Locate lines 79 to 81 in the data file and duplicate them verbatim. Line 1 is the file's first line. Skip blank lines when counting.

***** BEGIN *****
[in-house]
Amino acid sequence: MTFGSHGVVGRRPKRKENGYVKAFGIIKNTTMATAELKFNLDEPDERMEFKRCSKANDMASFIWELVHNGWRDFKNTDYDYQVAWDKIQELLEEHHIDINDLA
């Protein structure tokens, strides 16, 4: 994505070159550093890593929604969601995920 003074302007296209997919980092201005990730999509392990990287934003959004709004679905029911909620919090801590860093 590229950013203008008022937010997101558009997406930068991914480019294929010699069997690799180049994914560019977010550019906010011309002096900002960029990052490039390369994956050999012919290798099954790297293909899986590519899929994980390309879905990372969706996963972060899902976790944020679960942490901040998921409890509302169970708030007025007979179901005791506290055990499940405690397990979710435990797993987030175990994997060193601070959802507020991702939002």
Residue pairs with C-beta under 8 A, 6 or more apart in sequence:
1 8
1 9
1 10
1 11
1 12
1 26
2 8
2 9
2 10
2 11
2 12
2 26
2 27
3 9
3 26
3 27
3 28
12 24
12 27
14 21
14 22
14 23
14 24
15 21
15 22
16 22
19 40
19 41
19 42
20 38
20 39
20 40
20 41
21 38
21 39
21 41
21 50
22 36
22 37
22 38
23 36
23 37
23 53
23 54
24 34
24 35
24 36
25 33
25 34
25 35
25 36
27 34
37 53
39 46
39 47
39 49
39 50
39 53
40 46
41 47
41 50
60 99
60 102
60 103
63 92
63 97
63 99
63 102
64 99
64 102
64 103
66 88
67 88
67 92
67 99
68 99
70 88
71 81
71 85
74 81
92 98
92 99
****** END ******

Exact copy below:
67 99
68 99
70 88